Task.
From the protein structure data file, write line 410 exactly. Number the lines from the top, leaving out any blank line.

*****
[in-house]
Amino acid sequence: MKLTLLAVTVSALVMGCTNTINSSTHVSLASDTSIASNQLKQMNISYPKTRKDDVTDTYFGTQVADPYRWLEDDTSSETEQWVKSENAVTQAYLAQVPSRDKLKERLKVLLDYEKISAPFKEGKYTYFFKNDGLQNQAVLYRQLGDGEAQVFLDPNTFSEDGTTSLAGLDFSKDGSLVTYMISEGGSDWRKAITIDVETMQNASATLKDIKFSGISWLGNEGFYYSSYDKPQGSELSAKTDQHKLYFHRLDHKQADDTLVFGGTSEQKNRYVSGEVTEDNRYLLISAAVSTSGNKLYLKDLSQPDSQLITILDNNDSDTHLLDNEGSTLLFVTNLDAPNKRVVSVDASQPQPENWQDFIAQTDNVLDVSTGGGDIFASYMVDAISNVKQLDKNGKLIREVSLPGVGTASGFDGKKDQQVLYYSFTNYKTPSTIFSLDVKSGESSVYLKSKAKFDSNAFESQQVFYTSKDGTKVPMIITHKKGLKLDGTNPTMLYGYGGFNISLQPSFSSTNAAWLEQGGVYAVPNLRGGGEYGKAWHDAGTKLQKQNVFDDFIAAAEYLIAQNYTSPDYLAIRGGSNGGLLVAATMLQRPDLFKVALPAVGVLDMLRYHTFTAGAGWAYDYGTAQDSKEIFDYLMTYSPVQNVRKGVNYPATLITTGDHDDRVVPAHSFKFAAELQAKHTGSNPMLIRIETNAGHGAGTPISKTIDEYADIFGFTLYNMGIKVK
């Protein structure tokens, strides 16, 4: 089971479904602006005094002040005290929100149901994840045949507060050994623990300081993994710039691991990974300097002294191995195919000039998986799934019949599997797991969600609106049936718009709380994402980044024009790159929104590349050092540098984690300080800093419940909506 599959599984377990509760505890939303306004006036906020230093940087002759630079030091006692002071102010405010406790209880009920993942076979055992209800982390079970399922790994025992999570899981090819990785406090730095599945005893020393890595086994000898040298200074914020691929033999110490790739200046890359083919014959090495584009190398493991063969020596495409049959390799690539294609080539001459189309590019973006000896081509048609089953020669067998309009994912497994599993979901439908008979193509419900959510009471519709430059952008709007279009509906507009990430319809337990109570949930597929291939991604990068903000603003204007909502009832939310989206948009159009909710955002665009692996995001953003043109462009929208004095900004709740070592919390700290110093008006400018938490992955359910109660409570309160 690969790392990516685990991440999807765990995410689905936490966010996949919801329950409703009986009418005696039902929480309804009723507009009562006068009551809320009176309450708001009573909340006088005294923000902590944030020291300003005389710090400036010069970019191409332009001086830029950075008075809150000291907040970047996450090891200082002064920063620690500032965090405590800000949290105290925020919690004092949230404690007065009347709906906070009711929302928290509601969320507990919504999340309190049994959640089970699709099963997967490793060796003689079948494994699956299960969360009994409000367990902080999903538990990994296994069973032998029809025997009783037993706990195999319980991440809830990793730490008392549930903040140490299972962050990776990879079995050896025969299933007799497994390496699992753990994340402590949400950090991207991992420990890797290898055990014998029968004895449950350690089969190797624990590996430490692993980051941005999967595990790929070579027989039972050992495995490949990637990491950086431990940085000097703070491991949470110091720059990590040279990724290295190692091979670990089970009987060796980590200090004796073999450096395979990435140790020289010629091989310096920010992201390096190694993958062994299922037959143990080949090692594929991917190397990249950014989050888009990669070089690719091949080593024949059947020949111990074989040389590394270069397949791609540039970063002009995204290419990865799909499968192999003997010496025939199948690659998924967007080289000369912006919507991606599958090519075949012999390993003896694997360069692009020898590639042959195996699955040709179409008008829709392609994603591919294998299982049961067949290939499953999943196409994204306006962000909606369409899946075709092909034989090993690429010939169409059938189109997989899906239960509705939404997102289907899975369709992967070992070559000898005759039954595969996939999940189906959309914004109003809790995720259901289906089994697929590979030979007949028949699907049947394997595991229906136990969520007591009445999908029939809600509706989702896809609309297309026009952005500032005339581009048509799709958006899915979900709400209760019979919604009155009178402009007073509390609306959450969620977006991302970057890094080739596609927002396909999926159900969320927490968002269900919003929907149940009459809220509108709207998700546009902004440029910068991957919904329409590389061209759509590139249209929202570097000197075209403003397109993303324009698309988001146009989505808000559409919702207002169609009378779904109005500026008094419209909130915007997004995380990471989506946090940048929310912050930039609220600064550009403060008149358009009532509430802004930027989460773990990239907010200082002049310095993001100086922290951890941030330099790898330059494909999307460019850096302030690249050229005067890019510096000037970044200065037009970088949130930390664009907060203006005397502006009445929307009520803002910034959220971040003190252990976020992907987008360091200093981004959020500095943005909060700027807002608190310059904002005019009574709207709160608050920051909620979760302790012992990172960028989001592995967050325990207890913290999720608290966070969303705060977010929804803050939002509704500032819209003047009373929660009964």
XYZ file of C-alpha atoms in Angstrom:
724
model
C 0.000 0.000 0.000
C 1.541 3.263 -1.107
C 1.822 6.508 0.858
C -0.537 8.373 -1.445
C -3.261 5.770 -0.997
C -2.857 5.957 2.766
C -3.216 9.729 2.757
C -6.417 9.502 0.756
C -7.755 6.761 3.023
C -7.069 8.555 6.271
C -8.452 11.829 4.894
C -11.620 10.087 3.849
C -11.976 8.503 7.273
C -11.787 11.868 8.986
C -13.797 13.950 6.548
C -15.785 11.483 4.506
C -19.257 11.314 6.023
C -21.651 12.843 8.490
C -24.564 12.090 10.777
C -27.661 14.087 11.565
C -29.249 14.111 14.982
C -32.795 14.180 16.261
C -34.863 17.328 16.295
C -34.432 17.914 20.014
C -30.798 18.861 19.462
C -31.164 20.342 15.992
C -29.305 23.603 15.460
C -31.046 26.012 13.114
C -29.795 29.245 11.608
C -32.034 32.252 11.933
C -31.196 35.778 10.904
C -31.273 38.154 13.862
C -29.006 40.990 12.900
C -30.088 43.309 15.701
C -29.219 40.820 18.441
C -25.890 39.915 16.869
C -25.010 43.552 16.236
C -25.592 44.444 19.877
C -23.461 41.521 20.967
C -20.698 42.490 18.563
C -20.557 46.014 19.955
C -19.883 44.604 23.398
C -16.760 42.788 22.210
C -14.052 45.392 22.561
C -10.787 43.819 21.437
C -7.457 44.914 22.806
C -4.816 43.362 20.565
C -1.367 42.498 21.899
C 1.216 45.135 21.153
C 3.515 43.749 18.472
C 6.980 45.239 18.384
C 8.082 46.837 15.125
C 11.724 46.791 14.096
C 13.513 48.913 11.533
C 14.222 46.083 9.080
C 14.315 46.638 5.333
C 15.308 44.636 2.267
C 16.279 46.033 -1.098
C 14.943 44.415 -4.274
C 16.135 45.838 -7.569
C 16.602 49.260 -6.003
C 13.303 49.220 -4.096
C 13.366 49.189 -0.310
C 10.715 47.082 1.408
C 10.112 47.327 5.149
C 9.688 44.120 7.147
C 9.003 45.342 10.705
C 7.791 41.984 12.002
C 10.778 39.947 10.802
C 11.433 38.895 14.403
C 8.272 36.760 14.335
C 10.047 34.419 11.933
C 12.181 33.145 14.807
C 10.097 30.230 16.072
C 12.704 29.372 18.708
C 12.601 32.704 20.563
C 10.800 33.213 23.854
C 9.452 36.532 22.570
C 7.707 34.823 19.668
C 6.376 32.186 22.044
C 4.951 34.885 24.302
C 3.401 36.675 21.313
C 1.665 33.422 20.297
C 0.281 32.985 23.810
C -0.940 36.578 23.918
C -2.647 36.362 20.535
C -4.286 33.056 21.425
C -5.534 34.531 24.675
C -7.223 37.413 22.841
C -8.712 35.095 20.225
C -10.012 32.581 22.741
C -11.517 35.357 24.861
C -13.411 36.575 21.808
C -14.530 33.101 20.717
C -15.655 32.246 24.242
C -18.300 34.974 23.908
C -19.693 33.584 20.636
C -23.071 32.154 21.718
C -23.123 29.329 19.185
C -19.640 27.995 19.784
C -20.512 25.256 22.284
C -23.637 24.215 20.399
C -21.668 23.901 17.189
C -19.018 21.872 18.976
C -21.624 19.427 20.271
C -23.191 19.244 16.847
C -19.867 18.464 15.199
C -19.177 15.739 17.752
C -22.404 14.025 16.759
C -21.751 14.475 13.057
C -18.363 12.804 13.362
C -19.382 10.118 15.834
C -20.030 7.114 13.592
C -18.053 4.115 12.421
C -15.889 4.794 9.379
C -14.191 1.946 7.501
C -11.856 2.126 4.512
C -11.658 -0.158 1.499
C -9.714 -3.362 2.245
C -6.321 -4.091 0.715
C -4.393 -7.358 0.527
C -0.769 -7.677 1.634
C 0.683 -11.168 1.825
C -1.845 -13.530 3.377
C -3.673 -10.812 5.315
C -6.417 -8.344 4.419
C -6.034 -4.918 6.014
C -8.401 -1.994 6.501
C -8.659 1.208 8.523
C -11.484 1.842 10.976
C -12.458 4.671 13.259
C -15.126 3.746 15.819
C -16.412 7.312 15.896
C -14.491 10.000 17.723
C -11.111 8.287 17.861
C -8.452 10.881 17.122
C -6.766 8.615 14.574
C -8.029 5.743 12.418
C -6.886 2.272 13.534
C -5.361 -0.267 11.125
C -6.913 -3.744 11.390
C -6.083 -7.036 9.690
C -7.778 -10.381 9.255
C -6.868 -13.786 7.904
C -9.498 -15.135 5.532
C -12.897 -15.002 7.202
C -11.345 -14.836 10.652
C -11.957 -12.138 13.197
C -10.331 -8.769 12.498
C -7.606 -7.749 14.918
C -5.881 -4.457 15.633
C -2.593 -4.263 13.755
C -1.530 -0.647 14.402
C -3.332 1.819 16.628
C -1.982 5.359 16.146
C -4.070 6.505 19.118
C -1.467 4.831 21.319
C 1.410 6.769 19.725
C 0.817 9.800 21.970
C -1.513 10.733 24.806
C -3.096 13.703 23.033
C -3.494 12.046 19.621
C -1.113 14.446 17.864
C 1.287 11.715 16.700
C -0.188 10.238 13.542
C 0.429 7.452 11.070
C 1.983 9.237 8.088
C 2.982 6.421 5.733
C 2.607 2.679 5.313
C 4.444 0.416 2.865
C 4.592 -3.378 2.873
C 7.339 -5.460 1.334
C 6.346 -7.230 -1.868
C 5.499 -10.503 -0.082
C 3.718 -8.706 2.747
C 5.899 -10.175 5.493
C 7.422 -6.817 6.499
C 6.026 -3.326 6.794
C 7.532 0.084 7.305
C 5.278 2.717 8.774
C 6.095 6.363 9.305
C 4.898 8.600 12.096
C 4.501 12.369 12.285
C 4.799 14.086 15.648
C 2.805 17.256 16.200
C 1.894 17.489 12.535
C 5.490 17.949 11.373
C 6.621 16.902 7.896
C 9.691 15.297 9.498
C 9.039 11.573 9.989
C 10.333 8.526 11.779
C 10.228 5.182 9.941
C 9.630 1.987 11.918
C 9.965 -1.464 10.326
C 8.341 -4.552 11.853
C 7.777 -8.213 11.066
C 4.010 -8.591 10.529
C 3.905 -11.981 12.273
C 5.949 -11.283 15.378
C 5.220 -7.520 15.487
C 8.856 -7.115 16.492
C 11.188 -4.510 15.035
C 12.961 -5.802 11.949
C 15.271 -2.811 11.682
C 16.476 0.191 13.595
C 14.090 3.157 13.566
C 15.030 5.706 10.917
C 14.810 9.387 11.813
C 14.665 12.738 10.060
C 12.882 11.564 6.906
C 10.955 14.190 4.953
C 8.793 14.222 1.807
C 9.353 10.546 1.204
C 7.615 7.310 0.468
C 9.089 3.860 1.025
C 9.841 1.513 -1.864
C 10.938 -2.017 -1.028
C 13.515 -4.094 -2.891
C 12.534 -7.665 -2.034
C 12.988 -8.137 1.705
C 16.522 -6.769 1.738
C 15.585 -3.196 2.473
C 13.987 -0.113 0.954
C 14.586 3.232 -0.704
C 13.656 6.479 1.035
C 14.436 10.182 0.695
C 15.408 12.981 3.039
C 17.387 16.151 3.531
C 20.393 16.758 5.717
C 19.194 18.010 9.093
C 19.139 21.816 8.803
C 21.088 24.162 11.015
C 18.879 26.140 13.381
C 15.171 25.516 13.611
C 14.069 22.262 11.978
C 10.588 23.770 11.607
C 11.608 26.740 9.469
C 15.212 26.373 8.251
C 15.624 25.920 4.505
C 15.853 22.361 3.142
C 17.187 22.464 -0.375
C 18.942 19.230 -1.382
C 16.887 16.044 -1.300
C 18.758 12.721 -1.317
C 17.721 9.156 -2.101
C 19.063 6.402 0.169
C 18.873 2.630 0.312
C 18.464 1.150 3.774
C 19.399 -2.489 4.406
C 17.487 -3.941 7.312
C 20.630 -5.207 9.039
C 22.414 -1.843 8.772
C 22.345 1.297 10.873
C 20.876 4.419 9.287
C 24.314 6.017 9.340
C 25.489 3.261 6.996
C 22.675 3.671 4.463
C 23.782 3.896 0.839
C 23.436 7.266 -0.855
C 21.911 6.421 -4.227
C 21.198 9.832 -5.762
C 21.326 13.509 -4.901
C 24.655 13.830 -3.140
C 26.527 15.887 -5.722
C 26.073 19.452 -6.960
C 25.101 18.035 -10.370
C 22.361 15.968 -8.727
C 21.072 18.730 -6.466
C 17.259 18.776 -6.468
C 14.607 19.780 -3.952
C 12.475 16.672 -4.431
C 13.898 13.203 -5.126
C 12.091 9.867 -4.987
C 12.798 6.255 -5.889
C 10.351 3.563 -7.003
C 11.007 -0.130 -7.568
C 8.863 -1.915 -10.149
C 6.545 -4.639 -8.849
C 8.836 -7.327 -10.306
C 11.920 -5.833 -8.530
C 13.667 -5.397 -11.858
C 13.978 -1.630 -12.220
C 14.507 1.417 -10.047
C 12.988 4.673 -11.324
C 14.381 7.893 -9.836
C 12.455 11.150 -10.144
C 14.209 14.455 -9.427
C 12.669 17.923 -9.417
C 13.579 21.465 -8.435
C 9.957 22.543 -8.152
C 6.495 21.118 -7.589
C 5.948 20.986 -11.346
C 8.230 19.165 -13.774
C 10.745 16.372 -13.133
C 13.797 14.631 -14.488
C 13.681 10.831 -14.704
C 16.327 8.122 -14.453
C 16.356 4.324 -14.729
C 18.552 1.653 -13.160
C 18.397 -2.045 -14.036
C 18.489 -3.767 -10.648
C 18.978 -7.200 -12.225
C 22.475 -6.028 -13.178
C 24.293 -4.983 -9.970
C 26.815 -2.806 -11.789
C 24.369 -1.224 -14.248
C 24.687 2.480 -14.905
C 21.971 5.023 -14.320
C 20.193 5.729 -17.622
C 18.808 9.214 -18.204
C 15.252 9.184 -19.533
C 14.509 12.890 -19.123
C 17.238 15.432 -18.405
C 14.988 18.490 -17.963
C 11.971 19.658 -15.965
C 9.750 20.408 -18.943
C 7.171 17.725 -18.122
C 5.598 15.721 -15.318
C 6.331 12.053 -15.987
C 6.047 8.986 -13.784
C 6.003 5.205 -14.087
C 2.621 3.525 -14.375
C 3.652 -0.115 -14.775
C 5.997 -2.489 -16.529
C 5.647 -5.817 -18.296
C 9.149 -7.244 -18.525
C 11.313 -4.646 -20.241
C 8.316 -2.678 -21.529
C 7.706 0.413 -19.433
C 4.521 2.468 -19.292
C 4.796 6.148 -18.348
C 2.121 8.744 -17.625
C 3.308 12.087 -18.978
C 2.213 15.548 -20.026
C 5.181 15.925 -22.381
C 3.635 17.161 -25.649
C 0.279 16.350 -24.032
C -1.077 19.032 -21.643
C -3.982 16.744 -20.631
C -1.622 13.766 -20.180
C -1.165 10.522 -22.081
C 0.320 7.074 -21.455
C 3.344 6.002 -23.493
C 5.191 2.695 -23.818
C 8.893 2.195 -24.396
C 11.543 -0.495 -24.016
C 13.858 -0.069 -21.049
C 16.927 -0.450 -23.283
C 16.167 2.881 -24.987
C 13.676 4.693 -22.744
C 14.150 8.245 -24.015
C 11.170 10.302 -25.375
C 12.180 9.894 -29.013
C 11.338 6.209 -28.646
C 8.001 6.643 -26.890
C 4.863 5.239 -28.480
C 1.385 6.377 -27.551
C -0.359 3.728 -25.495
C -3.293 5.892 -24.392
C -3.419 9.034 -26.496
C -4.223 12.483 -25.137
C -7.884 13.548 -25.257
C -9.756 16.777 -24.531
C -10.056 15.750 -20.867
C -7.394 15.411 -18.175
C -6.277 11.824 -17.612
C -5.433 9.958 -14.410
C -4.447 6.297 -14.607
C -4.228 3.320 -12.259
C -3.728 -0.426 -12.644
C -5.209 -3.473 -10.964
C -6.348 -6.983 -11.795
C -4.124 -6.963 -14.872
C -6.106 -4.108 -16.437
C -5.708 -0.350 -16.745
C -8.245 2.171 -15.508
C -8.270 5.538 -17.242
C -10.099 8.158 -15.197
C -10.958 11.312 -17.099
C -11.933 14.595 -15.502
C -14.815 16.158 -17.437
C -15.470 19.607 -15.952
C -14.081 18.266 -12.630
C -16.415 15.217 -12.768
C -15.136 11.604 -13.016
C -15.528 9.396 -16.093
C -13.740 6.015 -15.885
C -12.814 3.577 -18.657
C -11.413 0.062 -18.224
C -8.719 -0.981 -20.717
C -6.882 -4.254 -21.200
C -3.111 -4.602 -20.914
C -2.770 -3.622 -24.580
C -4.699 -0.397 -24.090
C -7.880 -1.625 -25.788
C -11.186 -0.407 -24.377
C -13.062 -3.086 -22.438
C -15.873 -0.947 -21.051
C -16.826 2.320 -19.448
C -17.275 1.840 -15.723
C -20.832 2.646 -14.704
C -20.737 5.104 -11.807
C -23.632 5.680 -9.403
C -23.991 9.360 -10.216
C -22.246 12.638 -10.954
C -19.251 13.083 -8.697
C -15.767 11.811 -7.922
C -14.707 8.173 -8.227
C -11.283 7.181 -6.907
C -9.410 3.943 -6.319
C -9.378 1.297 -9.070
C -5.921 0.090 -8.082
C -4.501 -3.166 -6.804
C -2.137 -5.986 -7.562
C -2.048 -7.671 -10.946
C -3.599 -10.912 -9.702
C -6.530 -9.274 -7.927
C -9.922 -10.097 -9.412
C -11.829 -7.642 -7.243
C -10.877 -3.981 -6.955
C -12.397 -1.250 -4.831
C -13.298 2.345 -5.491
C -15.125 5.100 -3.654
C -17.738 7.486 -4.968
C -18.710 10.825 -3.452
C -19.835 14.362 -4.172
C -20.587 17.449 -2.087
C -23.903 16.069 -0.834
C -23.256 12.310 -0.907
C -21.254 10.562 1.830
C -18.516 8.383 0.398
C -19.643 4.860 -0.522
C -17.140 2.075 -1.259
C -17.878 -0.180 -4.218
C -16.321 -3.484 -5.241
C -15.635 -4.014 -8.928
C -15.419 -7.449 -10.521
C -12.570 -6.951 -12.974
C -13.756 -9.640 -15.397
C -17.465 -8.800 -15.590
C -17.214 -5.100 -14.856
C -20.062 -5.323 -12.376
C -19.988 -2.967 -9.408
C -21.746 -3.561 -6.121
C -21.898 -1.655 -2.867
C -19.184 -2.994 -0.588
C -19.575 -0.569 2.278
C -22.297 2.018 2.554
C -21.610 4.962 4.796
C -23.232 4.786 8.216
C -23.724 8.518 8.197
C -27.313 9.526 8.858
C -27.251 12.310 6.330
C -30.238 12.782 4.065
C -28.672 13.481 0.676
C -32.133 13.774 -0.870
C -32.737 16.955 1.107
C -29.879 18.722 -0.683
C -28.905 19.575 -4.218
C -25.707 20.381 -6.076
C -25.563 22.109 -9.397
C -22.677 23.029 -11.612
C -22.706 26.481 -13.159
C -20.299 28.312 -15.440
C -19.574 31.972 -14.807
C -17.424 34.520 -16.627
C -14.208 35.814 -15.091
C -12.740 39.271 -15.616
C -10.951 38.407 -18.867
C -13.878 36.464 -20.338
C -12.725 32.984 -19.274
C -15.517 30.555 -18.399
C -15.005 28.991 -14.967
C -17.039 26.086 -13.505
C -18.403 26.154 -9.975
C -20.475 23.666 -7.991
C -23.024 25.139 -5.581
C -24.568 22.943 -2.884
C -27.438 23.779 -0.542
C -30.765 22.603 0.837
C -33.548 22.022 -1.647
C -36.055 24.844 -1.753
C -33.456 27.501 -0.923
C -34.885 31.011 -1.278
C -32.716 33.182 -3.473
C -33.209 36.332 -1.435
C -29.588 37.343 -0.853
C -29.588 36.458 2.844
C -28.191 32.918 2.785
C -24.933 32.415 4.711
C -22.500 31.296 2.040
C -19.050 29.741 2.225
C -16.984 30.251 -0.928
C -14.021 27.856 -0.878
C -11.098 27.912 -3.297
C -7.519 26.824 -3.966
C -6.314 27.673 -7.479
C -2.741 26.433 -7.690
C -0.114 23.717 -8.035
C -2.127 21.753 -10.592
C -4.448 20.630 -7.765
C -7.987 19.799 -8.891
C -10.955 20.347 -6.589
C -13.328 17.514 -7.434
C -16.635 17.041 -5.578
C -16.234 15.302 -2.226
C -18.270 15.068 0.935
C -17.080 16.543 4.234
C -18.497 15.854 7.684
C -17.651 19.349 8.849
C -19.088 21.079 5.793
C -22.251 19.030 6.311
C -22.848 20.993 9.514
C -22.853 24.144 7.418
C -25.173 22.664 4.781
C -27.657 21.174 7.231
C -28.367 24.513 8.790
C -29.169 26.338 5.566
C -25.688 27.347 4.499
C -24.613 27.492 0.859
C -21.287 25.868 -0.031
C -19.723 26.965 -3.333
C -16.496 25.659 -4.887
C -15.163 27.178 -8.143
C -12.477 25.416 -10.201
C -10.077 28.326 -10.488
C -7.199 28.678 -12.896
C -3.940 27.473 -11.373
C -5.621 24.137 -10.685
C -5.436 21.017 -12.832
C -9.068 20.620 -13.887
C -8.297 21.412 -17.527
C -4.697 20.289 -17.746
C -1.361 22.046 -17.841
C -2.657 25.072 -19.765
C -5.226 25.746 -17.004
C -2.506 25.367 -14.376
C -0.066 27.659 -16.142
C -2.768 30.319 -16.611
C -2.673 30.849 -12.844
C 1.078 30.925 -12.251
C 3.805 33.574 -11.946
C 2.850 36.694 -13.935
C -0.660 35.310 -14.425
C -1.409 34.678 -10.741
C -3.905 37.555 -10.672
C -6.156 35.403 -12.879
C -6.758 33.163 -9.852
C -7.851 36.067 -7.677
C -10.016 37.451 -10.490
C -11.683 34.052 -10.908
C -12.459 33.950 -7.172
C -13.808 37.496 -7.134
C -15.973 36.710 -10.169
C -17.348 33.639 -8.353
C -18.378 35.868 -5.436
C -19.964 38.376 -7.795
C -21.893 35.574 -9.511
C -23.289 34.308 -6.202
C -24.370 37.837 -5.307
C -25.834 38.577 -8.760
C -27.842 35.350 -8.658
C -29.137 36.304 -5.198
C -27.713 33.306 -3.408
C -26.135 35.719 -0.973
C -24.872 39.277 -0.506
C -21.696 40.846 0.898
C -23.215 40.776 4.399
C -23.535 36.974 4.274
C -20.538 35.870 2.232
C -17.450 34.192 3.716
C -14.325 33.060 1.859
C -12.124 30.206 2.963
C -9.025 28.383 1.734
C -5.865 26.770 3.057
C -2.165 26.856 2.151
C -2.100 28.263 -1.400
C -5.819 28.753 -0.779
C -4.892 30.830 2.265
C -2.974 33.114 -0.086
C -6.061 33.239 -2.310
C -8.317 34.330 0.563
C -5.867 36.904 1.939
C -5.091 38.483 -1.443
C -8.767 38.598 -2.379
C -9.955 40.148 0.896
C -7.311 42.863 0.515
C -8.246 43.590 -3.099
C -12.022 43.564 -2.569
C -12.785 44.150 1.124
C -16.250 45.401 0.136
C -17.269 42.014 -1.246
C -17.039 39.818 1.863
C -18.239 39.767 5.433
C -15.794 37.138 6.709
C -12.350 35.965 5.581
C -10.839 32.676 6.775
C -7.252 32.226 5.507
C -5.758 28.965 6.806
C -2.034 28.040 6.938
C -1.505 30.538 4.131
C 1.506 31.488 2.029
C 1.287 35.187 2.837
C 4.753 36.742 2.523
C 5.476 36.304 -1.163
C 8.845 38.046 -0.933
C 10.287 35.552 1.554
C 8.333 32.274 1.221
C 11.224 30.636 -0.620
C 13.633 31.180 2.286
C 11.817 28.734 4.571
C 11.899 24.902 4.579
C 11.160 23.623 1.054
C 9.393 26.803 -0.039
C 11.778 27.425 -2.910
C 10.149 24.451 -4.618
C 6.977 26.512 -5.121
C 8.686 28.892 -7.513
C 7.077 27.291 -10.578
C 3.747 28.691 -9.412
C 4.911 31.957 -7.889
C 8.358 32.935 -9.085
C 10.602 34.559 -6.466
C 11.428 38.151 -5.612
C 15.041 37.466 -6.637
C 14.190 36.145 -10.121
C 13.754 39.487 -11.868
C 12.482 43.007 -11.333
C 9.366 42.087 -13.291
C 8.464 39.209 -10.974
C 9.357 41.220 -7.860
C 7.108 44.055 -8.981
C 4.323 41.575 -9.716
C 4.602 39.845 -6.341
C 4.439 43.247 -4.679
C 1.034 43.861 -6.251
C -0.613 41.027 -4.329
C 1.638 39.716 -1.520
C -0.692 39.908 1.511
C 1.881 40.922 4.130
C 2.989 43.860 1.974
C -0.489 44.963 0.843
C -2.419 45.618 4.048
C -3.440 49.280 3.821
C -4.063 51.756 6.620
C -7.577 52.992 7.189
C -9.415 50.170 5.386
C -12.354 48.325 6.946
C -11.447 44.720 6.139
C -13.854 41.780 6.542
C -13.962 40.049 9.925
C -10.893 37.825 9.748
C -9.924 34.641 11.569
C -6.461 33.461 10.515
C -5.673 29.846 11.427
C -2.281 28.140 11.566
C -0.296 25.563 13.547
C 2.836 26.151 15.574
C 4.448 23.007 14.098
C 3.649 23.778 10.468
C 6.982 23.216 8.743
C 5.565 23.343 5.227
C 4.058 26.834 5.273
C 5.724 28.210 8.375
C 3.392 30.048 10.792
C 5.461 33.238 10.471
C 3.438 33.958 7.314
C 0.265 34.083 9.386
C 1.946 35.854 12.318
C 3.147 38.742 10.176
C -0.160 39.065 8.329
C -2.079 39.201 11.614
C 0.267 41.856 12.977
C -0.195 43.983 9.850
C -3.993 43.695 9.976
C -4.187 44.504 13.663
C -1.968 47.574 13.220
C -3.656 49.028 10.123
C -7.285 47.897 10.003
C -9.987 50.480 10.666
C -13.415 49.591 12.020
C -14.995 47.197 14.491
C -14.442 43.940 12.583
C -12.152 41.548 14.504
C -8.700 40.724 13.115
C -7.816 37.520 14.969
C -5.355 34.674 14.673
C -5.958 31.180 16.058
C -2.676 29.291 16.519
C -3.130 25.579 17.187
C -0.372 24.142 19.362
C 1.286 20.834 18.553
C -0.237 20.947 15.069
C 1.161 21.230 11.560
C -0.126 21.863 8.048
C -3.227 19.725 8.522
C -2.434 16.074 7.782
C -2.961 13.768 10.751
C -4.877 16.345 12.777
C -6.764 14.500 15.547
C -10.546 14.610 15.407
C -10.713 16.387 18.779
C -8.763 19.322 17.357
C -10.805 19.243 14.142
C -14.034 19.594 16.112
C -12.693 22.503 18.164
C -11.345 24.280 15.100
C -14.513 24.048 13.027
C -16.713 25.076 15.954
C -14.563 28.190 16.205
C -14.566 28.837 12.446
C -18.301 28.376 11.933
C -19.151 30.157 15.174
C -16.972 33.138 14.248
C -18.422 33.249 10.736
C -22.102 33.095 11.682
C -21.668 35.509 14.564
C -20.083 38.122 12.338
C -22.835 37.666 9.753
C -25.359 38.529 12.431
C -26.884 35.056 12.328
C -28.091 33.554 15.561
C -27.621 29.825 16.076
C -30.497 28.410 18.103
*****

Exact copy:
C -23.991 9.360 -10.216